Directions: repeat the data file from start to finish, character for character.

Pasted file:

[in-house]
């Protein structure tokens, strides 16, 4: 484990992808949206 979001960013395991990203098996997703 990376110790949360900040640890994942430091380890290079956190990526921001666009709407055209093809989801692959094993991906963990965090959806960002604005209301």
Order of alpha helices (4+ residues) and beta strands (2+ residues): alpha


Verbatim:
[in-house]
């Protein structure tokens, strides 16, 4: 484990992808949206 979001960013395991990203098996997703 990376110790949360900040640890994942430091380890290079956190990526921001666009709407055209093809989801692959094993991906963990965090959806960002604005209301």
Order of alpha helices (4+ residues) and beta strands (2+ residues): alpha